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‘Relevant’ Courses Pique Interest of Students, Industry

By Sarah D. Sparks — December 21, 2010 2 min read
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Research shows the value of a high school diploma to the job market faltering at the same time policymakers and educators are looking for ways to increase the number of students who graduate high school.

“Attainment of a diploma is a weak signal” of a student’s ability to complete college or progress in a career said Henry I. Braun, an education and public policy professor at Boston College’s Lynch School of Education, at a recent research symposium on student success after high school. “We have a substantial and differential leakage at each segment of the educational pipeline.”

To beef up the value of their diplomas, some schools are coupling the standard curriculum with technical and industry-related certificates that change with the needs of the community’s businesses.

“It’s not just an effort to raise standards. It signals a shift from certification of prior learning to a prediction of future performance. ... moving from a philosophy of just-in-case learning to just-in-time learning. That will change how we measure end-of-course assessments” and other structures of the K-12 system, Braun said.

One such school is Dunbar High School in Fort Myers, Fla., which has an overall math and science focus and two curricular strands which integrate state academic content requirements with professional and technical certification programs. The Academy for Technology Excellence focuses on hardware and technology structure; students can earn up to 26 college credit hours and 18 different computer certifications, such as Microsoft’s Information Technology professional certificate. The Academy for Digital Excellence provides more arts-oriented technology certification, incorporating programs like Photoshop, Dreamweaver and Flash. The school started as a magnet program six years ago and has grown more popular over time.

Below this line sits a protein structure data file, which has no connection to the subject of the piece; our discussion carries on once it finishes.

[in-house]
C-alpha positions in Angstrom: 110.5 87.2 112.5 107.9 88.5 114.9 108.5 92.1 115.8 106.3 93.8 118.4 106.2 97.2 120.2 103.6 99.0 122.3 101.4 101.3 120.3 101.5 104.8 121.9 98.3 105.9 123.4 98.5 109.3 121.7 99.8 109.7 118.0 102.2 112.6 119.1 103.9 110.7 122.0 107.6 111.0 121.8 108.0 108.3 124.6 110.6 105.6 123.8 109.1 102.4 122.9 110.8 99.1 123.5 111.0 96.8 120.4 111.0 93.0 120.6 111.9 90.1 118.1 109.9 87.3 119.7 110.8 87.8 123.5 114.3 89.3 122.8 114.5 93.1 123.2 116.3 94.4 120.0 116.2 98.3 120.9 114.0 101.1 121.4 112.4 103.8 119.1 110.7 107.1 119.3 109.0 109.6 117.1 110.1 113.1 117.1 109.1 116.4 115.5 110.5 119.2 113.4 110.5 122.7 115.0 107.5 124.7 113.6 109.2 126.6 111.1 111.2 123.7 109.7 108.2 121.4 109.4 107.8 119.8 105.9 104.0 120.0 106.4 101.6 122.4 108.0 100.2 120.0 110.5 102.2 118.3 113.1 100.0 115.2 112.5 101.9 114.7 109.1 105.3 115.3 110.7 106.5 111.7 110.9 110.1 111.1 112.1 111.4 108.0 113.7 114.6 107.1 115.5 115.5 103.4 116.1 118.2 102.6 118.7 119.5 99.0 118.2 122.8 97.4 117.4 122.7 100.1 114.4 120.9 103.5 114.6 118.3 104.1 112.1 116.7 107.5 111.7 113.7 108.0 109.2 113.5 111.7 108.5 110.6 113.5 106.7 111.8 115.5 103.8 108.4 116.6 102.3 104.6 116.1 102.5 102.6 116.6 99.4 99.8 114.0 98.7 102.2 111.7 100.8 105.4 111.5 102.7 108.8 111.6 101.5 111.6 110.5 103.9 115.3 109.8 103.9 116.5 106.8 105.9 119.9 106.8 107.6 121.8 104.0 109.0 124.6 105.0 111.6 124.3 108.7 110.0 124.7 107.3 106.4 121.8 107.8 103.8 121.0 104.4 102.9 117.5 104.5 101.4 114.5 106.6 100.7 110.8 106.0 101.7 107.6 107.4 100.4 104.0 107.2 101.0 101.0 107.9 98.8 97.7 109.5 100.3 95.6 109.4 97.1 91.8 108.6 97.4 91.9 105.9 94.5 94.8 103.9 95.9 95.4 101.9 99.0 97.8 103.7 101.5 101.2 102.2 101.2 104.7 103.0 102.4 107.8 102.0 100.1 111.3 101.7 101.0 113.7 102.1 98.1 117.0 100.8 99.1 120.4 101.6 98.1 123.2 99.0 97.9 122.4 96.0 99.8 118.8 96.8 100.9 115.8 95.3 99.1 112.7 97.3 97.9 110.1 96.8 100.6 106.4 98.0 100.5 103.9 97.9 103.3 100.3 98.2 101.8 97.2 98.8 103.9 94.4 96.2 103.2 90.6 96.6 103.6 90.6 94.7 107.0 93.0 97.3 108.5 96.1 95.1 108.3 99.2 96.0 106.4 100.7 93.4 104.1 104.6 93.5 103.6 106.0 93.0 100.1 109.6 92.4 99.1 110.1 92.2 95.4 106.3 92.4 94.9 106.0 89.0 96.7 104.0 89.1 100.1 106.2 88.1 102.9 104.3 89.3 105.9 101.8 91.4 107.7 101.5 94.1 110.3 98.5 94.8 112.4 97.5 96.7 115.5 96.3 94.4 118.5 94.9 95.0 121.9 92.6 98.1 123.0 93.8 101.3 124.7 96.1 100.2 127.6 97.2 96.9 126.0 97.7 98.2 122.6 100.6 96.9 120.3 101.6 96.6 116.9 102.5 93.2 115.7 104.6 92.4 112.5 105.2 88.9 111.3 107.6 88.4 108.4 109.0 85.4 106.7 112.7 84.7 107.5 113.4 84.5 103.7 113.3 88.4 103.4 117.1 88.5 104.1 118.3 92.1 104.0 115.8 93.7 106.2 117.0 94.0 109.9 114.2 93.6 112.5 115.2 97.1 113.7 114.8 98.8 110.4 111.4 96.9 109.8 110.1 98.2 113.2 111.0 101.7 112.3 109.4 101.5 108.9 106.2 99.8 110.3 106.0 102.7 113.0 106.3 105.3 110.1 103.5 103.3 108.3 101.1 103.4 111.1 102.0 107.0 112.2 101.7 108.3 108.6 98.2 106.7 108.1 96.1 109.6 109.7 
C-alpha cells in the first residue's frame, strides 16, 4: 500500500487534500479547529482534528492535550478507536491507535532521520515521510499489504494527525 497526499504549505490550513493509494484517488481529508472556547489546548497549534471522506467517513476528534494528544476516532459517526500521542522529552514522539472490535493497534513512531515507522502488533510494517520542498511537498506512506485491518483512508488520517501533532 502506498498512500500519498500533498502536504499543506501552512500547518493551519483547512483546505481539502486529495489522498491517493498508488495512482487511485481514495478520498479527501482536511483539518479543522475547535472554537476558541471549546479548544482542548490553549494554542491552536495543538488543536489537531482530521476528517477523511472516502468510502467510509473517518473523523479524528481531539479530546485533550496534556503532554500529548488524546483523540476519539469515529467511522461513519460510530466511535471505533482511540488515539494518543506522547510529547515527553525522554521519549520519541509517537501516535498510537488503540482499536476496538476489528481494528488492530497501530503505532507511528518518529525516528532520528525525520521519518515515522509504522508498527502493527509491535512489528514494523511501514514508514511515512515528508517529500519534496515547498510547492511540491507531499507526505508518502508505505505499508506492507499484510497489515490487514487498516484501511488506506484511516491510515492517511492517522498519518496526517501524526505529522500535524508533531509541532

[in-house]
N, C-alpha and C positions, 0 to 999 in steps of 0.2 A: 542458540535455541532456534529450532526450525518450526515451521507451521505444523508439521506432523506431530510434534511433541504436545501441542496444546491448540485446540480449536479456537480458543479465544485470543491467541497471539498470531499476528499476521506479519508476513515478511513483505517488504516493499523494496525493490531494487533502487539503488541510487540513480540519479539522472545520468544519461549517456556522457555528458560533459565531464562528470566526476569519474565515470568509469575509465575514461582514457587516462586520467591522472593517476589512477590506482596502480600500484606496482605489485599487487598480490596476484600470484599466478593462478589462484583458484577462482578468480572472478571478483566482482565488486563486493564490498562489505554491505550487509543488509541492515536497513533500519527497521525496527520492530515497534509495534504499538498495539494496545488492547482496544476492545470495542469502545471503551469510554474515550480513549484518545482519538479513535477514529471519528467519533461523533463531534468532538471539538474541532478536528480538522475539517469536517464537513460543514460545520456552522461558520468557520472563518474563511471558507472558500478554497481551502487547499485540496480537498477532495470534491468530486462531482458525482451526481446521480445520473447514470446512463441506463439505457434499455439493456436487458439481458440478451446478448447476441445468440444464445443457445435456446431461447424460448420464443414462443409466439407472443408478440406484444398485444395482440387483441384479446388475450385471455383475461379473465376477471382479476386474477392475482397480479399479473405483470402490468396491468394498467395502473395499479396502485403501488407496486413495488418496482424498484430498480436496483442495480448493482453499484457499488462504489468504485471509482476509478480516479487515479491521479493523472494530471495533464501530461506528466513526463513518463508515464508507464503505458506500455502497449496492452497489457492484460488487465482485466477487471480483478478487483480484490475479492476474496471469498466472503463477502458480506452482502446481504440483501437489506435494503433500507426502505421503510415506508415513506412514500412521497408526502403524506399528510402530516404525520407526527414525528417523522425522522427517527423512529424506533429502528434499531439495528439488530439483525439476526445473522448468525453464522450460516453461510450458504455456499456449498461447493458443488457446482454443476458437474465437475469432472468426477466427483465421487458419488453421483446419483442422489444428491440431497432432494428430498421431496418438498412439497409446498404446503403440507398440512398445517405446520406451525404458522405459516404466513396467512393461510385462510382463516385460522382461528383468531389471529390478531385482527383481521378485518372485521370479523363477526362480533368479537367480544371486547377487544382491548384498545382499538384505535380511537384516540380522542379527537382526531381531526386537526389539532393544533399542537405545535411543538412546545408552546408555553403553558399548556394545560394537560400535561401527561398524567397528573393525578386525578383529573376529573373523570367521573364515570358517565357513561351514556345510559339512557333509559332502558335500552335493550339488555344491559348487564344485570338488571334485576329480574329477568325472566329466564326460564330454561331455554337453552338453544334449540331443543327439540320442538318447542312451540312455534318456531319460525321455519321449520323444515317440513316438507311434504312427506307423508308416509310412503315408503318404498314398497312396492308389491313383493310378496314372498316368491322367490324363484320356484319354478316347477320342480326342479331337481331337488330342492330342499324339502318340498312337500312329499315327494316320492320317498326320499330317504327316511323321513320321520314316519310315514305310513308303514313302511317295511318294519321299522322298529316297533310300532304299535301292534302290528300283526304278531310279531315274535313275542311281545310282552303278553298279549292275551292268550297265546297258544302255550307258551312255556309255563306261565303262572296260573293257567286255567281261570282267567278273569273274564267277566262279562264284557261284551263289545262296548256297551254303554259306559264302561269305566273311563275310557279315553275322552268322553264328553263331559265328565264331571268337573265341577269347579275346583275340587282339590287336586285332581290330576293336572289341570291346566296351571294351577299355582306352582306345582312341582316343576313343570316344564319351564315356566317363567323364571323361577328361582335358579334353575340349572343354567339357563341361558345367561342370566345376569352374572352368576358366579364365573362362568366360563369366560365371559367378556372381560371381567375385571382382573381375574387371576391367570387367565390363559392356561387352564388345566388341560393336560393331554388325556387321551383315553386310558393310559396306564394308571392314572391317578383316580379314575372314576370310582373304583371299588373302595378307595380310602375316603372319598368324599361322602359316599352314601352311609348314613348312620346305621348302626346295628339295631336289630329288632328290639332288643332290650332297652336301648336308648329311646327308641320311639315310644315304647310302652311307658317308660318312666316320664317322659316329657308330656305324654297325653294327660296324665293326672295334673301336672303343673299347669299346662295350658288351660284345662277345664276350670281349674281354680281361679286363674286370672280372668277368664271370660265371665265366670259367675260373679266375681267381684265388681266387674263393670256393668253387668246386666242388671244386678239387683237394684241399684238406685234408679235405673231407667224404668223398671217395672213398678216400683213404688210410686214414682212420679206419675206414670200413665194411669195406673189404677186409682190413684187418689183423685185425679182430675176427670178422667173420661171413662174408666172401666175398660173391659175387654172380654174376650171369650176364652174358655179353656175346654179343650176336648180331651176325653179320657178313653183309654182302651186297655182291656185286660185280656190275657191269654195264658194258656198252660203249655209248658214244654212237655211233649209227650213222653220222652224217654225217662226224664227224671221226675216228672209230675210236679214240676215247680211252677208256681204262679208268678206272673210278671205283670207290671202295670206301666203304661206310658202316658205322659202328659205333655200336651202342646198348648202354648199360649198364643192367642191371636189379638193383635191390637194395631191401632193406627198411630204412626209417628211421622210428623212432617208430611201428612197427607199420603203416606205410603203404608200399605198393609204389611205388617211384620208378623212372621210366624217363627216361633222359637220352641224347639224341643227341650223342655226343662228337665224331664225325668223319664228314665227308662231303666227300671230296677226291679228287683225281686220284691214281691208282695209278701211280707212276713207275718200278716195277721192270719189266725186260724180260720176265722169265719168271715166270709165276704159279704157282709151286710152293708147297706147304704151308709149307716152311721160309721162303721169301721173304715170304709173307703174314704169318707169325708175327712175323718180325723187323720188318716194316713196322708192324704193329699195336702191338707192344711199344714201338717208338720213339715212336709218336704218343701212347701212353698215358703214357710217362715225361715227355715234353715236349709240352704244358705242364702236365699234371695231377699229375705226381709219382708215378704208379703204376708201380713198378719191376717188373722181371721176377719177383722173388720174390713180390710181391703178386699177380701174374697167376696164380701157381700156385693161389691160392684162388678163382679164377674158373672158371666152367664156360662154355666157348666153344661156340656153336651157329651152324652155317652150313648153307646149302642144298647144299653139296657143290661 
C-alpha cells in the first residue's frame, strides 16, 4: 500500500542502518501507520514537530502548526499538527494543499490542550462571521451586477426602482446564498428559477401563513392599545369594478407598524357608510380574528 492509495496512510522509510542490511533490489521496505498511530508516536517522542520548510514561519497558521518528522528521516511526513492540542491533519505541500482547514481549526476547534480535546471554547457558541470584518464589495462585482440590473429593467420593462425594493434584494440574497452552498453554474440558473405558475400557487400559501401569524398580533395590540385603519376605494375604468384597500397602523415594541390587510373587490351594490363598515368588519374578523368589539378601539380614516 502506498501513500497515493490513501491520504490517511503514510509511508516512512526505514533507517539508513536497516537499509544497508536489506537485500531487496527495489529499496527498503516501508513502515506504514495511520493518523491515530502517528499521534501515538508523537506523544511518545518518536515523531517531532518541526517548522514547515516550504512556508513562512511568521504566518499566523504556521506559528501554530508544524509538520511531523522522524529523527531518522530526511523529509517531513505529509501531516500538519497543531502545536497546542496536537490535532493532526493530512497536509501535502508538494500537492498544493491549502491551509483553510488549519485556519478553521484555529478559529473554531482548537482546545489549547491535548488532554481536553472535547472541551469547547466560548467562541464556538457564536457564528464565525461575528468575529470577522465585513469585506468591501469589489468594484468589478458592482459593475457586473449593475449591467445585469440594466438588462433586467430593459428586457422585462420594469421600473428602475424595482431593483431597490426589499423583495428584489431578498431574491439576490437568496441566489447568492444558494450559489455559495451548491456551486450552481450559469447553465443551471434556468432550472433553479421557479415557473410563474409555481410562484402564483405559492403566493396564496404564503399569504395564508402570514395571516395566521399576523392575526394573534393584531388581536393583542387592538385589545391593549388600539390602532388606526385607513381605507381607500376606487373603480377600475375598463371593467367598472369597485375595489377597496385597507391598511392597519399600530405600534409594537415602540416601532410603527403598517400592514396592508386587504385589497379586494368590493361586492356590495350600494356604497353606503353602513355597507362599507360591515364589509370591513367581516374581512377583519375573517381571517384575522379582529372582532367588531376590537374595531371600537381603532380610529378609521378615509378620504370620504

Denise Spence, the magnet lead technology teacher for the school, said administrators constantly discuss, among themselves and with students, how the curriculum relates to student’s future careers. The school also uses an advisory panel of about 40 business leaders, from Microsoft to local computer repair shops, to determine the skills and curricula that will be needed for the changing job market.

“If you are offering a course you should be offering the credential,” Ms. Spence told me. “You’re doing your students a disservice if you’re not. If they have the credentials, that actually gives them a head-up on their college applications or even college credit. Why not give them every advantage you can for the same hour and a half time block you are giving them?”

Making the curriculum directly relevant to students’ future careers has made them more engaged, Ms. Spence said; the high school, where an average of eight out of 10 students live in poverty, has a 92 percent graduation rate, and a 100 percent graduation rate for the technology academy. The academy students also exceed Florida’s average standardized test scores in reading and math.

“Students actually find more value in what they’re learning when they know it’s something that can help them in their future,” Ms. Spence told me. “They see the courses can actually get them employment out of high school, and they don’t see the math and English class doing that as much.”

A version of this news article first appeared in the Curriculum Matters blog.